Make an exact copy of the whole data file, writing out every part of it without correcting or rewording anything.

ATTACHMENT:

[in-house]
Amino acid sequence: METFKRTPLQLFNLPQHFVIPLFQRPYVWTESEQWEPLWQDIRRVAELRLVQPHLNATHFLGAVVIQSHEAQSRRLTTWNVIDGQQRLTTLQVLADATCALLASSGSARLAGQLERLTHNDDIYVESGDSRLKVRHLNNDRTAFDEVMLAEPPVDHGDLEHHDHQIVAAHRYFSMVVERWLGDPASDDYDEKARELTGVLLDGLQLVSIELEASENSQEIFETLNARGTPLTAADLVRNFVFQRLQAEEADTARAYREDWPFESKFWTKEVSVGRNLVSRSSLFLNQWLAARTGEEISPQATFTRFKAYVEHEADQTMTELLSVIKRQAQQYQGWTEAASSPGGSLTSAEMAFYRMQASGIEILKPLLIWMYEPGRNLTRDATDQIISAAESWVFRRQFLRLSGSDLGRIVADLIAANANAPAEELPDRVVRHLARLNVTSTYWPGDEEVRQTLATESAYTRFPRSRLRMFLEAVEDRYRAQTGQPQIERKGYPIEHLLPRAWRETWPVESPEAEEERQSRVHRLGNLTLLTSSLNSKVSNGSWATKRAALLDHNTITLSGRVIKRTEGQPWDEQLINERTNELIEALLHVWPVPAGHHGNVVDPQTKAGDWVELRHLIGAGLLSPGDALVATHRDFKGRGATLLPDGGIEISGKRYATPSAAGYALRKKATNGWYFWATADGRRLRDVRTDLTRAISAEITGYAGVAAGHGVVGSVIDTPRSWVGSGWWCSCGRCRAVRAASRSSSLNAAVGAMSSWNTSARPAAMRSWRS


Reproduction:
[in-house]
Amino acid sequence: METFKRTPLQLFNLPQHFVIPLFQRPYVWTESEQWEPLWQDIRRVAELRLVQPHLNATHFLGAVVIQSHEAQSRRLTTWNVIDGQQRLTTLQVLADATCALLASSGSARLAGQLERLTHNDDIYVESGDSRLKVRHLNNDRTAFDEVMLAEPPVDHGDLEHHDHQIVAAHRYFSMVVERWLGDPASDDYDEKARELTGVLLDGLQLVSIELEASENSQEIFETLNARGTPLTAADLVRNFVFQRLQAEEADTARAYREDWPFESKFWTKEVSVGRNLVSRSSLFLNQWLAARTGEEISPQATFTRFKAYVEHEADQTMTELLSVIKRQAQQYQGWTEAASSPGGSLTSAEMAFYRMQASGIEILKPLLIWMYEPGRNLTRDATDQIISAAESWVFRRQFLRLSGSDLGRIVADLIAANANAPAEELPDRVVRHLARLNVTSTYWPGDEEVRQTLATESAYTRFPRSRLRMFLEAVEDRYRAQTGQPQIERKGYPIEHLLPRAWRETWPVESPEAEEERQSRVHRLGNLTLLTSSLNSKVSNGSWATKRAALLDHNTITLSGRVIKRTEGQPWDEQLINERTNELIEALLHVWPVPAGHHGNVVDPQTKAGDWVELRHLIGAGLLSPGDALVATHRDFKGRGATLLPDGGIEISGKRYATPSAAGYALRKKATNGWYFWATADGRRLRDVRTDLTRAISAEITGYAGVAAGHGVVGSVIDTPRSWVGSGWWCSCGRCRAVRAASRSSSLNAAVGAMSSWNTSARPAAMRSWRS